“Excellence is an art won by training and habituation. We do not act rightly because we have virtue or excellence, but we rather have those because we have acted rightly. We are what we repeatedly do. Excellence, then, is not an act but a habit.”- Aristotle
The middle school years encompass the most transformative experiences in adolescents’ lives. It is a defining moment where they discover their identity of who they are as individuals, students, future professionals and family members.
During this time, parents and schools should be in close partnership, helping to develop the habits of the mind and heart that will form future engaged and thoughtful citizens. And choosing a school that challenges students to develop in this way is key.
Laura Bell, a middle school Dean at Oakcrest School in Vienna, VA, weighed in on the subject when she noted, “This is the first time students are asking the questions: What kind of learner am I? What are my individual and unique strengths and where might they take me in the future? Having a teacher who meets your child where s/he is academically and socially is just the beginning of the wonderful adventure of raising lifelong learners, who will think critically and make ethical decisions.”
Effective educators inspire students to give their full potential and own their learning process. Teachers should know how their own expertise can dramatically impact their students’ academic achievement and social development. Schools and home have to work collaboratively with each other in order to better address the needs of both students and their families.
In addition, cultivating character through the curriculum adds measurable value to a student’s experience. Gone are the days when a student can say, “My mom didn’t tell me this was due today.”
An article in the Atlantic Monthly entitled “Don’t Help Your Kids With Their Homework” explains that giving your child more personal responsibility helps him or her become better prepared for the future. The middle school years begin to reinforce responsibility and ownership. When choosing where your child will learn these life skills, a few important guideposts can help parents along the way.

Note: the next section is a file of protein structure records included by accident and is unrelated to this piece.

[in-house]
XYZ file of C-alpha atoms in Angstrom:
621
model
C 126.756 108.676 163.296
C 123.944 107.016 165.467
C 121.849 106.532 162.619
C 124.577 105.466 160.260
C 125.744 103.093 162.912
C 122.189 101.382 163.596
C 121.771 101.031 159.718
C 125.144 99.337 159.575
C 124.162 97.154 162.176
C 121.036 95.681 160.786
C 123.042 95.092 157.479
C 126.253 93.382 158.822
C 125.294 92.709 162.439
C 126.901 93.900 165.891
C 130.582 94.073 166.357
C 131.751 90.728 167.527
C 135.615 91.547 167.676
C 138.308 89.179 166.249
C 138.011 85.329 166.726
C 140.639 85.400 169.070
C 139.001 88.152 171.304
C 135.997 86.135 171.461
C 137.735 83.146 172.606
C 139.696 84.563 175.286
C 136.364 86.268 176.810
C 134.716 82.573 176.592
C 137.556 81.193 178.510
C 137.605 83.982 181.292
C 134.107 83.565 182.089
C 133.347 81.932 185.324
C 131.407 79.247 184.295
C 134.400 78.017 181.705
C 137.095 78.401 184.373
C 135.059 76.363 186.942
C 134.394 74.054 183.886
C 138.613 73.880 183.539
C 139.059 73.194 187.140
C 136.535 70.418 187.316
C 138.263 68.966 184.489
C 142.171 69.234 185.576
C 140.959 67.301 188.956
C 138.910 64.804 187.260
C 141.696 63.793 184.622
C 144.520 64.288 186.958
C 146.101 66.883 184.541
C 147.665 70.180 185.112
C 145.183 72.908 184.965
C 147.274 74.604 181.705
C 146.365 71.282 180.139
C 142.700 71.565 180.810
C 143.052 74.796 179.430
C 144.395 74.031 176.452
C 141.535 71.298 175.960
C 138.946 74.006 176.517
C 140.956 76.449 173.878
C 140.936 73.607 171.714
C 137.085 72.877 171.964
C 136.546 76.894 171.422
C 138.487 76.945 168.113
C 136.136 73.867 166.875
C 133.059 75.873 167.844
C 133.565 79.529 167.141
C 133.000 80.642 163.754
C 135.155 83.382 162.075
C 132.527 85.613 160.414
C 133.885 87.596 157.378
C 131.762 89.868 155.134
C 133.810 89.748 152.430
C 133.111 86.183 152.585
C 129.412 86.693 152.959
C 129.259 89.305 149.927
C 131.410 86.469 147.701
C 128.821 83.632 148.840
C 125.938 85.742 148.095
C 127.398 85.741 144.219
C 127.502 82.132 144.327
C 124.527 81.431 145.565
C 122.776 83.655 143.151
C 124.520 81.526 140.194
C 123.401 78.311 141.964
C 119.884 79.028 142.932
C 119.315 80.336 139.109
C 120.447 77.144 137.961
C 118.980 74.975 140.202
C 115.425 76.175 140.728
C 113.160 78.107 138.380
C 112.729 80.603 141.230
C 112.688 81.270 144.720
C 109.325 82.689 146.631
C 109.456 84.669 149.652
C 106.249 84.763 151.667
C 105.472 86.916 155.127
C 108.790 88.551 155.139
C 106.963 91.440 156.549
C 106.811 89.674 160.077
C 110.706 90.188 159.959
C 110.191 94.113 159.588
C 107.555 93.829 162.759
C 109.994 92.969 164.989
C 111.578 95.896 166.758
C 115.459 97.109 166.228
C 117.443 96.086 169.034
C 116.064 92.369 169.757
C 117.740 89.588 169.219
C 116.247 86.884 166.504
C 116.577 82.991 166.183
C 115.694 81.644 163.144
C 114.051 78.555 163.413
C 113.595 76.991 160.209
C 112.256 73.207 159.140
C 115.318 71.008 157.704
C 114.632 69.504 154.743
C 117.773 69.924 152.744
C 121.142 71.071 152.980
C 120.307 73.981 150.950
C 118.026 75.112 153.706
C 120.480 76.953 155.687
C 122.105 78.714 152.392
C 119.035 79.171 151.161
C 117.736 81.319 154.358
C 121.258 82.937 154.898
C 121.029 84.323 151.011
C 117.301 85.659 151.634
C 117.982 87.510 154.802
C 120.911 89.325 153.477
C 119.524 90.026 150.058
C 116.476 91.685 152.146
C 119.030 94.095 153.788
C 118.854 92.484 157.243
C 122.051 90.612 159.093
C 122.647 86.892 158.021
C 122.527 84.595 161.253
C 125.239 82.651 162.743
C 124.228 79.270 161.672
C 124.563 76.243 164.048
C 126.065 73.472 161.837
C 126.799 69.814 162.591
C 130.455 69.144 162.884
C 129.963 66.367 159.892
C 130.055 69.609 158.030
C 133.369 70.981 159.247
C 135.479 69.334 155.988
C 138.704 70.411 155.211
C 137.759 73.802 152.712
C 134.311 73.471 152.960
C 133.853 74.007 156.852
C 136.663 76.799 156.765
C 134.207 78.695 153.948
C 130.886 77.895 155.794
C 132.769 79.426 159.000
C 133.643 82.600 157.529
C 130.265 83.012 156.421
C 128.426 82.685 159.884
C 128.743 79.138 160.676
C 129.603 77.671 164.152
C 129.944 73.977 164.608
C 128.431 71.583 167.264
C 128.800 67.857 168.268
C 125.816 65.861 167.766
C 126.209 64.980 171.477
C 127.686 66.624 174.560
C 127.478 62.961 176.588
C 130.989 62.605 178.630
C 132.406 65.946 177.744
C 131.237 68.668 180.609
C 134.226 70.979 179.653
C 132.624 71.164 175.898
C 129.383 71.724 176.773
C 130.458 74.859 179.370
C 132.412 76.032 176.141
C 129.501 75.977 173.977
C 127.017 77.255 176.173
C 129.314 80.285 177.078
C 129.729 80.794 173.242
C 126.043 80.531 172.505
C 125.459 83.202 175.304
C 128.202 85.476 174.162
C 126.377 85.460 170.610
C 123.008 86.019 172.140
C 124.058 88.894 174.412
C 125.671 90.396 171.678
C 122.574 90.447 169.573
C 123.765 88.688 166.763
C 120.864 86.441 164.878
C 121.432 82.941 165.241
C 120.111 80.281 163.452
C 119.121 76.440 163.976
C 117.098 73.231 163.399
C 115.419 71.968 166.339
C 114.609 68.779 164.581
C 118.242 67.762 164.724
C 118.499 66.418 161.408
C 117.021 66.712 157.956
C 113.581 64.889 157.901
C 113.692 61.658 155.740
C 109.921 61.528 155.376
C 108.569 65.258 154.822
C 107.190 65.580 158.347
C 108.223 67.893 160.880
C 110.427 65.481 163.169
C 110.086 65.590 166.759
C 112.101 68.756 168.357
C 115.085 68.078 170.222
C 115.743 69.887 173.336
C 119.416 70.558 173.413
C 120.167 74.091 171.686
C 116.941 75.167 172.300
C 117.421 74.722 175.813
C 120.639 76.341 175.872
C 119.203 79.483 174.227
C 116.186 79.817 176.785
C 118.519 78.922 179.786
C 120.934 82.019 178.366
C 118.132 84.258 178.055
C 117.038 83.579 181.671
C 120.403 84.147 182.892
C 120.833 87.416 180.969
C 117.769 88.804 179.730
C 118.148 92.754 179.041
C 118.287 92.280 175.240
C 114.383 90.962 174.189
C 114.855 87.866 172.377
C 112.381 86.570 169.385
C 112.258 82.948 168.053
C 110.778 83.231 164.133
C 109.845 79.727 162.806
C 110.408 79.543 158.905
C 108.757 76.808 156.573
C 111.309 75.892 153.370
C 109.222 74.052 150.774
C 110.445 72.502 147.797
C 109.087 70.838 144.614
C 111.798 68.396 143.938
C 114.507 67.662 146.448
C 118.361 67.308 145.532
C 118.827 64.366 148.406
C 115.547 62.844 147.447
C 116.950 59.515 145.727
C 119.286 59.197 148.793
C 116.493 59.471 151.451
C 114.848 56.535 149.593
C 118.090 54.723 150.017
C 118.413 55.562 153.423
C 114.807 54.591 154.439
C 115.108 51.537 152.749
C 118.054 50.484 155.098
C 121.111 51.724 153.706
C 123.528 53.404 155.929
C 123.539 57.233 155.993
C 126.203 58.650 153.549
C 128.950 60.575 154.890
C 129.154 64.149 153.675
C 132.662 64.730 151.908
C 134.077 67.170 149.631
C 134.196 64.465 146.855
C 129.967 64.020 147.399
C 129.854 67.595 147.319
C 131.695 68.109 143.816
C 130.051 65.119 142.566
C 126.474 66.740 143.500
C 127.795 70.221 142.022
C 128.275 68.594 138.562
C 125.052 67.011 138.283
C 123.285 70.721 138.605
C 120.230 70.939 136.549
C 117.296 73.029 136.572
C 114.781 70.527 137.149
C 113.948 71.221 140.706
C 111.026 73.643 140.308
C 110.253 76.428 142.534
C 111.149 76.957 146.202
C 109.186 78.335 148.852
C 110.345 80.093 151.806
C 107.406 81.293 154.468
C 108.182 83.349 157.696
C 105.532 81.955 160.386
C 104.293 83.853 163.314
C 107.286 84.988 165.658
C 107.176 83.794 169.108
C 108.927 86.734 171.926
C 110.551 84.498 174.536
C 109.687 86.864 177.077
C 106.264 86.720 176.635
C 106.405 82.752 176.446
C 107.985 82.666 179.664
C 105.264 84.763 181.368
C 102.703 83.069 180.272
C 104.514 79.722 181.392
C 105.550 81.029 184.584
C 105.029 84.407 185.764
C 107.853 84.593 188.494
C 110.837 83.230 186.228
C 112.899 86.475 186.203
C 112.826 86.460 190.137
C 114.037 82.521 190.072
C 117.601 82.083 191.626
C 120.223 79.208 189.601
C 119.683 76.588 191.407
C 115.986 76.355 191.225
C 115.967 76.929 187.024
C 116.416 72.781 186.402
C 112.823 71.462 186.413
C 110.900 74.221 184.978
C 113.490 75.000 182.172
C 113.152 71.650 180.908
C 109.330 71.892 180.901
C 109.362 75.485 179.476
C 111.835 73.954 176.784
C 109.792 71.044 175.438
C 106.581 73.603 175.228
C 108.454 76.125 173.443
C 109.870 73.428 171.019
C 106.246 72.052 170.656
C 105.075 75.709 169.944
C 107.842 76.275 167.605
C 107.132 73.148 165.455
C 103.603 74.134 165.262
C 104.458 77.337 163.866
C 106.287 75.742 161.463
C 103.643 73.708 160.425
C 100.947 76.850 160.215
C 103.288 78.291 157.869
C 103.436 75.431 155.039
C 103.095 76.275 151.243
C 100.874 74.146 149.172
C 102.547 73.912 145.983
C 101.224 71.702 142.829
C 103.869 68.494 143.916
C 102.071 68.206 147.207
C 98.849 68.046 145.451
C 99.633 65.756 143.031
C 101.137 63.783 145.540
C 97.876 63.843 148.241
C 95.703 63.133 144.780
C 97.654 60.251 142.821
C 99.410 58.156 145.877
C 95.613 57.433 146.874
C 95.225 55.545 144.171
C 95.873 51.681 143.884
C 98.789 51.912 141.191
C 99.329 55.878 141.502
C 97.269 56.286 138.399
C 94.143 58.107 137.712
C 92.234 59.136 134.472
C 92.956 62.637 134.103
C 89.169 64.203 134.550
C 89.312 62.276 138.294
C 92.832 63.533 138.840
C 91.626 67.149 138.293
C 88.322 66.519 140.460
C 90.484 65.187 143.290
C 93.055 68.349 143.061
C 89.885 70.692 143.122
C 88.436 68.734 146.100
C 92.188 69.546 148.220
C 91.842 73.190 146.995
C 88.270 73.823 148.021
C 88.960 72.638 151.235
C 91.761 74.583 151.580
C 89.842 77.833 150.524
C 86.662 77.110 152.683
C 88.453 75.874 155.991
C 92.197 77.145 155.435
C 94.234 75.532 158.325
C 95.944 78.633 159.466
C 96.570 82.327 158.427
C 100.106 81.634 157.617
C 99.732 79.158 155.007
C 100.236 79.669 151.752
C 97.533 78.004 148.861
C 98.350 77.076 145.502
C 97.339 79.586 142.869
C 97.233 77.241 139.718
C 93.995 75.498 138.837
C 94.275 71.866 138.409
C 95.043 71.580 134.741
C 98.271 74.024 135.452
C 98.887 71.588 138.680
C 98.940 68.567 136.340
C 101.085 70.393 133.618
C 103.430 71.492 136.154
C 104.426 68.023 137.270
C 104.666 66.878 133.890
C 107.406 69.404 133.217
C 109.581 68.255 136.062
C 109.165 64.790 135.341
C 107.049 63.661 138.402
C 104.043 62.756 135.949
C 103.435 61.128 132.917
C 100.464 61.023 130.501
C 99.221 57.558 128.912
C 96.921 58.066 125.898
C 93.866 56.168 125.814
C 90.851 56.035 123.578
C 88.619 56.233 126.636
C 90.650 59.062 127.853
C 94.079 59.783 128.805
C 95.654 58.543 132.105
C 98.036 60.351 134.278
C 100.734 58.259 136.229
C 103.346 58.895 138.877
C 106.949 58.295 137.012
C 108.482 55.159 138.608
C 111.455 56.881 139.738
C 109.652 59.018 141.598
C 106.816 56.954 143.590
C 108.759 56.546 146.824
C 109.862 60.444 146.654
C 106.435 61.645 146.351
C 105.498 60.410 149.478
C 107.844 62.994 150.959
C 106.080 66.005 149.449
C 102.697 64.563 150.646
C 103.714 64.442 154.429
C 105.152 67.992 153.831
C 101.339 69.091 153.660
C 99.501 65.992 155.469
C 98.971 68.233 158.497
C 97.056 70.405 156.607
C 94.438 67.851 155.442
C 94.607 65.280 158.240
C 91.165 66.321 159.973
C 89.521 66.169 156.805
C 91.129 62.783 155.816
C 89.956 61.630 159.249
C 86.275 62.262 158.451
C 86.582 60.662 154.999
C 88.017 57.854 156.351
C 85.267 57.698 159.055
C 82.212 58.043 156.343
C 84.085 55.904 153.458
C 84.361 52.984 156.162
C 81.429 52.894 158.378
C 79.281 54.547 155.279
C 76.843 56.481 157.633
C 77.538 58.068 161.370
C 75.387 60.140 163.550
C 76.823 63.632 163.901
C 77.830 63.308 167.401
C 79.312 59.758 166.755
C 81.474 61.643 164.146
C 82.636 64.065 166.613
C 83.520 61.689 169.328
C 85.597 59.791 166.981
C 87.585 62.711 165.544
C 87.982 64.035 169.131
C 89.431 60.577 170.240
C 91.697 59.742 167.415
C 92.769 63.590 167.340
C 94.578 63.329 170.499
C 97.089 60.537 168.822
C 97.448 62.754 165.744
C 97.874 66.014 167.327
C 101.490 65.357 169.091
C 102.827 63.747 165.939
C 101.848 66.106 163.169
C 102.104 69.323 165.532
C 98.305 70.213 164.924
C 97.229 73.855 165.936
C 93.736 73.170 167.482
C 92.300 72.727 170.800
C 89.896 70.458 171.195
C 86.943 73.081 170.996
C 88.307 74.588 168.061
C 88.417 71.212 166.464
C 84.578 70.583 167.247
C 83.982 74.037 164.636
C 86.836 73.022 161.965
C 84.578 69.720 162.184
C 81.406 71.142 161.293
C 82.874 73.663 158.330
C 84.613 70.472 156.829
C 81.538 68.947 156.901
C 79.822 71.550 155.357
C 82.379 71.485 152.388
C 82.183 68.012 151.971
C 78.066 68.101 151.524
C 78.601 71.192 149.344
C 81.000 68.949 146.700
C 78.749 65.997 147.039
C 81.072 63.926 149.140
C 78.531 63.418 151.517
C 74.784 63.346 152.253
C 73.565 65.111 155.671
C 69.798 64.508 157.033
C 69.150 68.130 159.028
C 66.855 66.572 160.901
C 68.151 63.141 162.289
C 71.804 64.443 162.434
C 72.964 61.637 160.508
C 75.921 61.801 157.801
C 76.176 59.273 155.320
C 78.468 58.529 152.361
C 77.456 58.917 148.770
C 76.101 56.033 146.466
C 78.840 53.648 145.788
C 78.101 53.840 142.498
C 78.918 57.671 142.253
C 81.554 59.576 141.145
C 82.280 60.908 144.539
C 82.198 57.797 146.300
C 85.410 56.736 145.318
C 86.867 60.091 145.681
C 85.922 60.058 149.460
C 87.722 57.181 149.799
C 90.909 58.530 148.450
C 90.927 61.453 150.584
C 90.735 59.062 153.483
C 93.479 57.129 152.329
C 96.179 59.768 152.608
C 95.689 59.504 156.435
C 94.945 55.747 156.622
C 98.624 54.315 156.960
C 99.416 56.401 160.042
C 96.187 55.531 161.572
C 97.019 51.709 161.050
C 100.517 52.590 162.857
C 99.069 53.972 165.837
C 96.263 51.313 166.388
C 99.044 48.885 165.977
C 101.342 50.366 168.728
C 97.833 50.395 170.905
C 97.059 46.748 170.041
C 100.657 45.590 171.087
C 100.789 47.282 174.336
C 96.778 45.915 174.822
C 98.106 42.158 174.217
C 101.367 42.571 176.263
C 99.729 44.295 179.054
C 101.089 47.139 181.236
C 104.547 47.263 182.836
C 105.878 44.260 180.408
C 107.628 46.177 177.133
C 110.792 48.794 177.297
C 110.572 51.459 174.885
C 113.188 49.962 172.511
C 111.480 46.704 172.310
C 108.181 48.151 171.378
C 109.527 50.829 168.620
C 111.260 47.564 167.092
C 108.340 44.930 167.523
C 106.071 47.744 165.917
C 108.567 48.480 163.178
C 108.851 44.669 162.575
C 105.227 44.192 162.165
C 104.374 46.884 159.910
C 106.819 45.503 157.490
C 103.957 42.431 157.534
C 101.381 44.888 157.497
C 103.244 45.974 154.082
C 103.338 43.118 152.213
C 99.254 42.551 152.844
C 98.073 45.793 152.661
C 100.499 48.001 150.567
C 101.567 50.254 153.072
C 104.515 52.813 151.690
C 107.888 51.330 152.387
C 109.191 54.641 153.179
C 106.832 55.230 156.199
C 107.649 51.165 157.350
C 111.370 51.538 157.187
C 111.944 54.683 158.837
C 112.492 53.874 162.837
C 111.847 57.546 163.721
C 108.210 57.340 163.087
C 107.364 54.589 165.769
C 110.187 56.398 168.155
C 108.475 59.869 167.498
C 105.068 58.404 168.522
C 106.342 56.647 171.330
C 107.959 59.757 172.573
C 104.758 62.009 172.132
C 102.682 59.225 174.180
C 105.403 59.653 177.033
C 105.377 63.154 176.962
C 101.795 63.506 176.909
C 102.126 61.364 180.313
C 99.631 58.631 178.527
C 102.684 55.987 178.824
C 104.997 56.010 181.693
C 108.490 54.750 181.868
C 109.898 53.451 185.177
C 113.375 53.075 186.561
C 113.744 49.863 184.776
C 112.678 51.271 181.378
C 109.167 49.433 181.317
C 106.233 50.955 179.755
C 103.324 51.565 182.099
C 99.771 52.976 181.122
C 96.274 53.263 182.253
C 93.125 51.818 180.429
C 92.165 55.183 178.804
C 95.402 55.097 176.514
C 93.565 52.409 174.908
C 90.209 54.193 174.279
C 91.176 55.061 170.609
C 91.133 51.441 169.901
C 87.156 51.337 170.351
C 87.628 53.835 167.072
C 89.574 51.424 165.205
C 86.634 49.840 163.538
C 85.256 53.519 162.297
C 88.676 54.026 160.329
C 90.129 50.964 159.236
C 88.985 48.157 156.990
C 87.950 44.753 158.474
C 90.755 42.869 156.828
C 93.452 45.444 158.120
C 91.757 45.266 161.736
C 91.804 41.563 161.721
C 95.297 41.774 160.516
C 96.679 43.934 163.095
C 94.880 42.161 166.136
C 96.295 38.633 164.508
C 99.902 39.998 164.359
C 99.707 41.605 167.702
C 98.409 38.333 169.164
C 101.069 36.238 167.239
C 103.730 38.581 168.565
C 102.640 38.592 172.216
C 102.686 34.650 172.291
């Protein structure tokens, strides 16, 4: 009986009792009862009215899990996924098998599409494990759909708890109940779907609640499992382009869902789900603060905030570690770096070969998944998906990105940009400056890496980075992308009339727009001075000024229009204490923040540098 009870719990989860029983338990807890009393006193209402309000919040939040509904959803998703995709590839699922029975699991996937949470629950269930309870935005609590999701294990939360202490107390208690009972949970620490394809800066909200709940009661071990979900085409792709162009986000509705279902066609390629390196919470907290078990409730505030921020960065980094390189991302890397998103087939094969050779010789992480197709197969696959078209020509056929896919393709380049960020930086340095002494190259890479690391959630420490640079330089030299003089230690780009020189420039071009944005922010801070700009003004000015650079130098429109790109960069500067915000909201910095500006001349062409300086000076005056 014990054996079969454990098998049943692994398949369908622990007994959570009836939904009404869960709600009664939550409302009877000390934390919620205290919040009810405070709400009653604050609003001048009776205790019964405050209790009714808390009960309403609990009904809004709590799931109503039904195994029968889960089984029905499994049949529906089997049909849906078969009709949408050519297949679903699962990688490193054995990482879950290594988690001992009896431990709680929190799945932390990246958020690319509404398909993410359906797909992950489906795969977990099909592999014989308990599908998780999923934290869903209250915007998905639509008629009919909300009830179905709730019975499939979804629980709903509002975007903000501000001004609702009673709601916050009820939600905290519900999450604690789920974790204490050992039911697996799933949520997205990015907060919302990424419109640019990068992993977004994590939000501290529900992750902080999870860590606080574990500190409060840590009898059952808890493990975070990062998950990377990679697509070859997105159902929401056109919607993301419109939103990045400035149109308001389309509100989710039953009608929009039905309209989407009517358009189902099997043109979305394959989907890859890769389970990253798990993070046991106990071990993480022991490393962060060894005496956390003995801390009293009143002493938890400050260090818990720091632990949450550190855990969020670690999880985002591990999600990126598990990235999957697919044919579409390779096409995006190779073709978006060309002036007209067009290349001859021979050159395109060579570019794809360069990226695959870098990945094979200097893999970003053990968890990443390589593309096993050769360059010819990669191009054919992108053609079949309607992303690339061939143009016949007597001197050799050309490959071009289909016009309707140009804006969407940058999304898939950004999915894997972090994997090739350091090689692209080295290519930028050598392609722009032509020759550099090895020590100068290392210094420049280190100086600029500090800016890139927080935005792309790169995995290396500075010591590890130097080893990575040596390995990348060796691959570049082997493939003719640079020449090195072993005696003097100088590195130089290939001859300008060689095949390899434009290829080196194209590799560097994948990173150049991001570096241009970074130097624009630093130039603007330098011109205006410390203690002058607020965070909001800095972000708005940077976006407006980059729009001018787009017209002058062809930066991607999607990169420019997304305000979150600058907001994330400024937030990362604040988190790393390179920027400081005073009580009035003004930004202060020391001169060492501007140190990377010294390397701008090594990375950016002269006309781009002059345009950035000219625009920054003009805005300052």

Parent Partnership: Look for a school that shares your family values. A school with a strong parent partnership will more effectively foster your child’s development during these years of self-discovery.
Role Models: Look for a school that provides a strong mentoring program where your child can develop a trusting teacher/student partnership. Hearing messages that align with your vision and values from another trusted source helps young people begin to make those values their own.
Curriculum: Find a school that will challenge your child in all areas of his or her life: mind, body and spirit. A school that inspires your child to try new things such as music, arts, sports, languages and clubs strengthens character and encourages risk taking.
Middle school is a crucial stage in your child’s life. Choose a school that inspires your child to deepen his or her intellectual and personal growth and to make a positive impact on our society. Striving for that excellence is an art won by training and habituation.
Michael Barvick is Director of Institutional Advancement at Oakcrest School, an independent school in Vienna, VA. To learn more about how Oakcrest provides a strong parent partnership, mentoring and a well rounded curriculum contact Oakcrest School Admissions at firstname.lastname@example.org to schedule a tour of our new campus.